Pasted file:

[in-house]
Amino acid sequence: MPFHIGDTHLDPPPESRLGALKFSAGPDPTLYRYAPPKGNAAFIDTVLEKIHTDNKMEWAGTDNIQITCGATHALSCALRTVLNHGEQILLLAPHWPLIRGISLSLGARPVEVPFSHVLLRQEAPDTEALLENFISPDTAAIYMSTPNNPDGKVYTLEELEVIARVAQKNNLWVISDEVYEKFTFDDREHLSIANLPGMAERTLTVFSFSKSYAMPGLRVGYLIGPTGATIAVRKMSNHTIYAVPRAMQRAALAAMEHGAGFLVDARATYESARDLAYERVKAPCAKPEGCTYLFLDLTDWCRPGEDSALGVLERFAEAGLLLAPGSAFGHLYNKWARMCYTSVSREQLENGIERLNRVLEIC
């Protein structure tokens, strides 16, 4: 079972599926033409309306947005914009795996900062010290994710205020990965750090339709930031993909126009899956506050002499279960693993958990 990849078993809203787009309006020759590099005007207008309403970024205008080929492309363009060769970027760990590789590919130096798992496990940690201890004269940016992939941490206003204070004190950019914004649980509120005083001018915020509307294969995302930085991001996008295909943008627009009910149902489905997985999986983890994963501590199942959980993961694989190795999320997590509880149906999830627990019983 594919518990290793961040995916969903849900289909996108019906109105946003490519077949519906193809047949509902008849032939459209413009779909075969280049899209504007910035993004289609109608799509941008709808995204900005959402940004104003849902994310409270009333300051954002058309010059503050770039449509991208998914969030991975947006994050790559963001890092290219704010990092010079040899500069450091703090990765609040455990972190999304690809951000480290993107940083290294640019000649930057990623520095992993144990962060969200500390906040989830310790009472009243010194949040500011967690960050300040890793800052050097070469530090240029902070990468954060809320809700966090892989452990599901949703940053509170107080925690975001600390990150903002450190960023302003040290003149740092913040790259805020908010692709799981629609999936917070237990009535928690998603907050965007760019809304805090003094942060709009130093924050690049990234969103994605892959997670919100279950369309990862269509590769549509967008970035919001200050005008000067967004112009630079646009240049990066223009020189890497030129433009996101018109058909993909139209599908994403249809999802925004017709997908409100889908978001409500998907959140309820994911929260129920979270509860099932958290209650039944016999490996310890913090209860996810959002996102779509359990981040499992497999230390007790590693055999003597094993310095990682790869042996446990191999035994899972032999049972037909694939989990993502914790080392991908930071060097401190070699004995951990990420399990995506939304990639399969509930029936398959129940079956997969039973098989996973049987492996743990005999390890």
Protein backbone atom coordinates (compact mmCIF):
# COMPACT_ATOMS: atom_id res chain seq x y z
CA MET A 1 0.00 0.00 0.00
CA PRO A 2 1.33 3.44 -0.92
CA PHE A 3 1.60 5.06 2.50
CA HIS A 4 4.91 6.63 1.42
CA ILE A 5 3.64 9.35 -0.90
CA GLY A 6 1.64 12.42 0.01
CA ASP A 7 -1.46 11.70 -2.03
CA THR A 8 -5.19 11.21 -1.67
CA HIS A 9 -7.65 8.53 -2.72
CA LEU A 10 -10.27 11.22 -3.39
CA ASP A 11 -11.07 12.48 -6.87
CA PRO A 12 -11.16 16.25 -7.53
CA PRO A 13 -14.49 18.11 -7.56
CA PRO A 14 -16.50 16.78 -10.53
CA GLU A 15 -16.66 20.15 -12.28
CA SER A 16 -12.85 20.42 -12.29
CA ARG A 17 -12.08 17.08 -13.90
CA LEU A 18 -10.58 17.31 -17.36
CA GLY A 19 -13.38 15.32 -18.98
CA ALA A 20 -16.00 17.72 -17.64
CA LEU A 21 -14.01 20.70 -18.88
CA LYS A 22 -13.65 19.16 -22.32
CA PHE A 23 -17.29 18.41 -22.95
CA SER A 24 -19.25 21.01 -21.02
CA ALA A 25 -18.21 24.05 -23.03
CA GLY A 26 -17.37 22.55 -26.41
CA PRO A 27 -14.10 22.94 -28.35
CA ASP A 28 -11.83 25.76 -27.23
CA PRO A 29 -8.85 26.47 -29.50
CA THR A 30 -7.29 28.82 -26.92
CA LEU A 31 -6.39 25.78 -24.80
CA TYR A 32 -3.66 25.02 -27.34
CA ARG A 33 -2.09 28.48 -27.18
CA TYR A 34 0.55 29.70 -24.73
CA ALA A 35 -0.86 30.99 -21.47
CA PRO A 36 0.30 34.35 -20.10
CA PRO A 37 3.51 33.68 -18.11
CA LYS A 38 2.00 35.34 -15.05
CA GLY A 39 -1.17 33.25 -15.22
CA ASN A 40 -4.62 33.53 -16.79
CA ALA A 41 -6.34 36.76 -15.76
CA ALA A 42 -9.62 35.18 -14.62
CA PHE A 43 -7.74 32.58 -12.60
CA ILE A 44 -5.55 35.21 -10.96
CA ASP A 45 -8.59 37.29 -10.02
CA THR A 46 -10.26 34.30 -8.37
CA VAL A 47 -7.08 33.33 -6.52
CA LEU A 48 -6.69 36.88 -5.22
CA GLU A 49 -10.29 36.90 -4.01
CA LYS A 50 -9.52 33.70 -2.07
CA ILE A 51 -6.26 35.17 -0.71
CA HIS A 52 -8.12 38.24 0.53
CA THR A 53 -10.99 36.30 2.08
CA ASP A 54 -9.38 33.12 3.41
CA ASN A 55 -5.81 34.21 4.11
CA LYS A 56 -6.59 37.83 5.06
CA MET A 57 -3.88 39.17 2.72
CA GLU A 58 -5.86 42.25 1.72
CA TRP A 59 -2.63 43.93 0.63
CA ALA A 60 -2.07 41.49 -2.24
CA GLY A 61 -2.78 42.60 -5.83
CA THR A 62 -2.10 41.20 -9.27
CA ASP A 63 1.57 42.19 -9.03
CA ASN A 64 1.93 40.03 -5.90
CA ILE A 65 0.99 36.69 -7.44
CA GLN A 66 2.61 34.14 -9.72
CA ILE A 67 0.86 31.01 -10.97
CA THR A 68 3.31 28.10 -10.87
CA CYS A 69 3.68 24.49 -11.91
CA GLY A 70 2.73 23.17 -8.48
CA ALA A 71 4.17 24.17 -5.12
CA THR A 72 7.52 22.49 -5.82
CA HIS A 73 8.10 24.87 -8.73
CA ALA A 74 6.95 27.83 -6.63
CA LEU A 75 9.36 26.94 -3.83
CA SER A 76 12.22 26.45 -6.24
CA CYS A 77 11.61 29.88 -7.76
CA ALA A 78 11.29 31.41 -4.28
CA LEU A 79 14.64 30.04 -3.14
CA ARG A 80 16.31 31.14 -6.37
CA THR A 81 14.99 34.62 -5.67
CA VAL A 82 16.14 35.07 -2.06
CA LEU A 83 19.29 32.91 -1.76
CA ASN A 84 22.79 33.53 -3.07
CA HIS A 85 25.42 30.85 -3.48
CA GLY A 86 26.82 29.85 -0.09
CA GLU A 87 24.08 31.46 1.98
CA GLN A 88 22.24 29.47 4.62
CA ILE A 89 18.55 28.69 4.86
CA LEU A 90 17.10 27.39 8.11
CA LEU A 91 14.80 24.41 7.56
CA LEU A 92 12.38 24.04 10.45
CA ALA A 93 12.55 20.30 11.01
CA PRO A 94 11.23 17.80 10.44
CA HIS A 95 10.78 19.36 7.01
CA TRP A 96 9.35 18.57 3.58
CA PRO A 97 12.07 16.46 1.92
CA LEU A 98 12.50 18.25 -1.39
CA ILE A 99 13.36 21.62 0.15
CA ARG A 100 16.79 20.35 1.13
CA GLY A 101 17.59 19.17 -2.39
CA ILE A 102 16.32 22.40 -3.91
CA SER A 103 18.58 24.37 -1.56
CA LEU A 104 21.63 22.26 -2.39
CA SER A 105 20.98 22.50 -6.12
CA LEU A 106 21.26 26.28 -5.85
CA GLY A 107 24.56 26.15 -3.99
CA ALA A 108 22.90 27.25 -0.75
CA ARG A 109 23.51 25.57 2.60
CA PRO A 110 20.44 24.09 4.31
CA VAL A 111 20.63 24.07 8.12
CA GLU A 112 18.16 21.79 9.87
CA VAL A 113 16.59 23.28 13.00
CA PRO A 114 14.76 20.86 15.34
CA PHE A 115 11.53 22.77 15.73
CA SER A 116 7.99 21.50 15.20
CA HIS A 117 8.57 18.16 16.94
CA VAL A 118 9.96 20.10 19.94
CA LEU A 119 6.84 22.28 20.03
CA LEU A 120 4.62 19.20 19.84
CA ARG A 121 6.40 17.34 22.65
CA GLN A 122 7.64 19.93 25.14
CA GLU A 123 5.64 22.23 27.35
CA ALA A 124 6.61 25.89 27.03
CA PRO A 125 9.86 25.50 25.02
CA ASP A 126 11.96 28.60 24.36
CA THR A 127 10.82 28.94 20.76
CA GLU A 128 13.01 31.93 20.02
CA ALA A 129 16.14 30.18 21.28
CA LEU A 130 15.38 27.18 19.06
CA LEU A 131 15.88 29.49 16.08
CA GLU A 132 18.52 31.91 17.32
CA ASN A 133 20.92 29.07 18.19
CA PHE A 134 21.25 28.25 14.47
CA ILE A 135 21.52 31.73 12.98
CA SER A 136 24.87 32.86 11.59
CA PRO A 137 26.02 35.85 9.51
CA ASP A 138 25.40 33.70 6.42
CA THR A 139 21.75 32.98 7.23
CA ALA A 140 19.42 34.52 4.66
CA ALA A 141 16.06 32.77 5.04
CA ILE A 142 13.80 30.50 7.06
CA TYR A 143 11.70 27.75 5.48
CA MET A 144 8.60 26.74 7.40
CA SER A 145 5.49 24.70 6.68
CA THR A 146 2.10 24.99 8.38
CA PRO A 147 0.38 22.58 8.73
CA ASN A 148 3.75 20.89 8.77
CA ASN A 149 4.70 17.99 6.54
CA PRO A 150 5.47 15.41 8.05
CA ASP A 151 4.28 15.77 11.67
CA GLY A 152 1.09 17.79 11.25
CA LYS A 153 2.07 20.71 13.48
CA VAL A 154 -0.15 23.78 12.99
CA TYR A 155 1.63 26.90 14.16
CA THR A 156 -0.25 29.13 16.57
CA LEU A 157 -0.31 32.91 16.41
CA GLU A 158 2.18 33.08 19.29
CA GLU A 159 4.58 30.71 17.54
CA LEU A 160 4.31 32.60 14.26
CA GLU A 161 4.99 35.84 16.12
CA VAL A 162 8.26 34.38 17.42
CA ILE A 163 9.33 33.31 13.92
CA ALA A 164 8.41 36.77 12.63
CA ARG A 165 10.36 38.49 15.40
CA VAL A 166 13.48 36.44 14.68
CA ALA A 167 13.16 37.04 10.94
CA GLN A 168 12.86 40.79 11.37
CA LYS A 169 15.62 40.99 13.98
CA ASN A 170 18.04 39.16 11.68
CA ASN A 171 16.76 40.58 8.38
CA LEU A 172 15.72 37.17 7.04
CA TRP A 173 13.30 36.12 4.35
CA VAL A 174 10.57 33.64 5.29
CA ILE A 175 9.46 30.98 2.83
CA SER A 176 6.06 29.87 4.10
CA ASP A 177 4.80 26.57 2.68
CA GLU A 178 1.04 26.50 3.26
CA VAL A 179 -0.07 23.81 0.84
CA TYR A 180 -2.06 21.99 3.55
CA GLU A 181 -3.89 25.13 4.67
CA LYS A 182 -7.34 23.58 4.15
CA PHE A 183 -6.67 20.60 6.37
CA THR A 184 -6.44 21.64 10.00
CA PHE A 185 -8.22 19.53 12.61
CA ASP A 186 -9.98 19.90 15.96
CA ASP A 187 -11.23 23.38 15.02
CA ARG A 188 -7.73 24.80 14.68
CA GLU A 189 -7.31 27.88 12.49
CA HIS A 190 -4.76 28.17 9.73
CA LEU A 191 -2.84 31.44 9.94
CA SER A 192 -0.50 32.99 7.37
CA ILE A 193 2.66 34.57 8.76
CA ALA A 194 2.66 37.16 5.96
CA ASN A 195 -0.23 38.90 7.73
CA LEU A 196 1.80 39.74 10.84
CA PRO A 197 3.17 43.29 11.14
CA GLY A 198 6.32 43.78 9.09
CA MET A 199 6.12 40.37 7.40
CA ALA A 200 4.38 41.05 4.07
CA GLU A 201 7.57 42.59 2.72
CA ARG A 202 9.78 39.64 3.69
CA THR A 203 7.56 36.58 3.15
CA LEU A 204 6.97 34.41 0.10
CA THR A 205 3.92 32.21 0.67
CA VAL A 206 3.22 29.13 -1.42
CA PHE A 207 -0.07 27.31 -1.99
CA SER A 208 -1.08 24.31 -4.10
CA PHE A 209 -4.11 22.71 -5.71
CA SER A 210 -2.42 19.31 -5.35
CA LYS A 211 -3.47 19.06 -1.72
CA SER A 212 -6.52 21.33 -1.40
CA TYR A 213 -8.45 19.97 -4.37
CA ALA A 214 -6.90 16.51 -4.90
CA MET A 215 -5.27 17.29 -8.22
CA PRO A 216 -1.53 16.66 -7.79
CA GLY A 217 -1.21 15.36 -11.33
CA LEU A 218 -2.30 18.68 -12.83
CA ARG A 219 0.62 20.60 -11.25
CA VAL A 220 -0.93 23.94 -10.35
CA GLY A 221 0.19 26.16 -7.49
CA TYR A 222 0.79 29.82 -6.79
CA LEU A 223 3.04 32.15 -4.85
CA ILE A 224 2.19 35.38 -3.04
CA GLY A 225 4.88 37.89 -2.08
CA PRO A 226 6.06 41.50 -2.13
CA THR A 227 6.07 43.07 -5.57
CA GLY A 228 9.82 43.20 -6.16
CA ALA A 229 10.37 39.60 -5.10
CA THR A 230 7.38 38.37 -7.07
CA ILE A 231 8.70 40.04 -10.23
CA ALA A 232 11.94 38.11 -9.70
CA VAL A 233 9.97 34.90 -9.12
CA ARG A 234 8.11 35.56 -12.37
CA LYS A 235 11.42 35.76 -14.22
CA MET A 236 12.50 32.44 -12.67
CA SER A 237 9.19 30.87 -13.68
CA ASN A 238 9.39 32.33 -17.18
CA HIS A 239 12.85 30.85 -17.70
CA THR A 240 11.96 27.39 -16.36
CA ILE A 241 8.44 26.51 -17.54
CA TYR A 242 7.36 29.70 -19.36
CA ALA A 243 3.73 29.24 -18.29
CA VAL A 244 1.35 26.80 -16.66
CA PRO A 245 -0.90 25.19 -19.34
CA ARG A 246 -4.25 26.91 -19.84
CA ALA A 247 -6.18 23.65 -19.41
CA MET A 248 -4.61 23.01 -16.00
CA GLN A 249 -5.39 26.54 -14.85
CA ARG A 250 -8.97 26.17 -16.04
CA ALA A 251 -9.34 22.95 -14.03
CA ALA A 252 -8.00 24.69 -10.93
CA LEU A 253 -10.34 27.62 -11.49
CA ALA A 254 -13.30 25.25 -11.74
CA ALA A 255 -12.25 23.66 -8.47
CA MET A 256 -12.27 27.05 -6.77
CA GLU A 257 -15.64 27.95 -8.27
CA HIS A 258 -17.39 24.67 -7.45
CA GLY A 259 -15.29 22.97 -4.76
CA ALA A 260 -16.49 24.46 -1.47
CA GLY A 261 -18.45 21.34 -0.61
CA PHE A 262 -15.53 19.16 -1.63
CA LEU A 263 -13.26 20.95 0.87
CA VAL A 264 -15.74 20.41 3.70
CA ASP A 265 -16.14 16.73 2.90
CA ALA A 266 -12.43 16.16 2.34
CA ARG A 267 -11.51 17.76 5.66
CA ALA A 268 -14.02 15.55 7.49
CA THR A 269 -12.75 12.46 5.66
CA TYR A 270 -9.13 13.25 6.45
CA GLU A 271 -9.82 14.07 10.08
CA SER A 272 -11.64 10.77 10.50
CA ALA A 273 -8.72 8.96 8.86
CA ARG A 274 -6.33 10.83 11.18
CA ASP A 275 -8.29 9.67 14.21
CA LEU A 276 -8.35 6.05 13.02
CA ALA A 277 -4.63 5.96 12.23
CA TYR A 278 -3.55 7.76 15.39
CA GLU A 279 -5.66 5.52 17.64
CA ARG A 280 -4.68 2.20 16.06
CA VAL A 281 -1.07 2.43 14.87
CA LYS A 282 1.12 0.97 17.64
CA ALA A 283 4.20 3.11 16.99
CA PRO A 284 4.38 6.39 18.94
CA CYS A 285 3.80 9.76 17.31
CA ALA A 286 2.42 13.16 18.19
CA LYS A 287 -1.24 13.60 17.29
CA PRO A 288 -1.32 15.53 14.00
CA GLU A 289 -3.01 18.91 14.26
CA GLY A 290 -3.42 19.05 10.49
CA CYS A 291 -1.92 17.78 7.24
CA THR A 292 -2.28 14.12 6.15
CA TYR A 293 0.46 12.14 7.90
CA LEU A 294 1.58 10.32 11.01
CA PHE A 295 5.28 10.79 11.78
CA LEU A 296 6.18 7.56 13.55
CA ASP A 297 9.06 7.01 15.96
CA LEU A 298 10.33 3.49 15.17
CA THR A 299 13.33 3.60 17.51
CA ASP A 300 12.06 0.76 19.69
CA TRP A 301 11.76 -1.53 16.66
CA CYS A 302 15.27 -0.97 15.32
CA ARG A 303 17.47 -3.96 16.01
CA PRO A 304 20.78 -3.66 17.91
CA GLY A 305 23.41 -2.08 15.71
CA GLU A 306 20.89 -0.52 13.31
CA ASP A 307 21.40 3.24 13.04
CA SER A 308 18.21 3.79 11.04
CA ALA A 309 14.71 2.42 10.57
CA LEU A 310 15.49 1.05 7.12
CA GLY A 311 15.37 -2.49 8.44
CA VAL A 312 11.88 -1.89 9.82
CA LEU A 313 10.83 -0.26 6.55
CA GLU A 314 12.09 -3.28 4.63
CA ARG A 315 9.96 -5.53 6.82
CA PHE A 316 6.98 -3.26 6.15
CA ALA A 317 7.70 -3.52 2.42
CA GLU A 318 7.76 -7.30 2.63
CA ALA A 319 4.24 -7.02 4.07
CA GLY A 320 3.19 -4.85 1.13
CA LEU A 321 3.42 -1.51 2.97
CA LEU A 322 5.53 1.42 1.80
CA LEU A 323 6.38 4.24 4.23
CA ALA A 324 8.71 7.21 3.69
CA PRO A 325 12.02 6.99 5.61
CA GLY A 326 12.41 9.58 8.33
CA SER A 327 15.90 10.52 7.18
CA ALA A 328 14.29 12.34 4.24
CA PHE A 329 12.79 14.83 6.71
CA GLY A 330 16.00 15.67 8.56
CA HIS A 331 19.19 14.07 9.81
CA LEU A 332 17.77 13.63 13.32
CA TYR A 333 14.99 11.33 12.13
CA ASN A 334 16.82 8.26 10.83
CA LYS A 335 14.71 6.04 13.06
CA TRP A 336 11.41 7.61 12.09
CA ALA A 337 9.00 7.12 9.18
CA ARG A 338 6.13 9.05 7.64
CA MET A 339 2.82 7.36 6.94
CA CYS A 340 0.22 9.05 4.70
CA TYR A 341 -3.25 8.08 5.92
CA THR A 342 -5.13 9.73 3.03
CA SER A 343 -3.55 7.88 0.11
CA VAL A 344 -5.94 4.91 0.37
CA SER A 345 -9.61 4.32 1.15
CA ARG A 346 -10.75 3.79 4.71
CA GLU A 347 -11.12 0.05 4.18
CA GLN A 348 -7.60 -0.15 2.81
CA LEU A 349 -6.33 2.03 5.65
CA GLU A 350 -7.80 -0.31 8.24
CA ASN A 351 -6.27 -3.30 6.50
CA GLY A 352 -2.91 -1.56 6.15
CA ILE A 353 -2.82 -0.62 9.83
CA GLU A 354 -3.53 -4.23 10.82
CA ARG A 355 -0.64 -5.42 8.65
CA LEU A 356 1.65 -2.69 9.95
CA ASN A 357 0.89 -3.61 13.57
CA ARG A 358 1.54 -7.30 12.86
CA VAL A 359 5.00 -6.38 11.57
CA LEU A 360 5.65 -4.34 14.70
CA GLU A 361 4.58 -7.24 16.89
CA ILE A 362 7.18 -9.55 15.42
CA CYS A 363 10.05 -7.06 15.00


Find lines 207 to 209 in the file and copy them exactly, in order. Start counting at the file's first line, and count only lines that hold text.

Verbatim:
CA ARG A 202 9.78 39.64 3.69
CA THR A 203 7.56 36.58 3.15
CA LEU A 204 6.97 34.41 0.10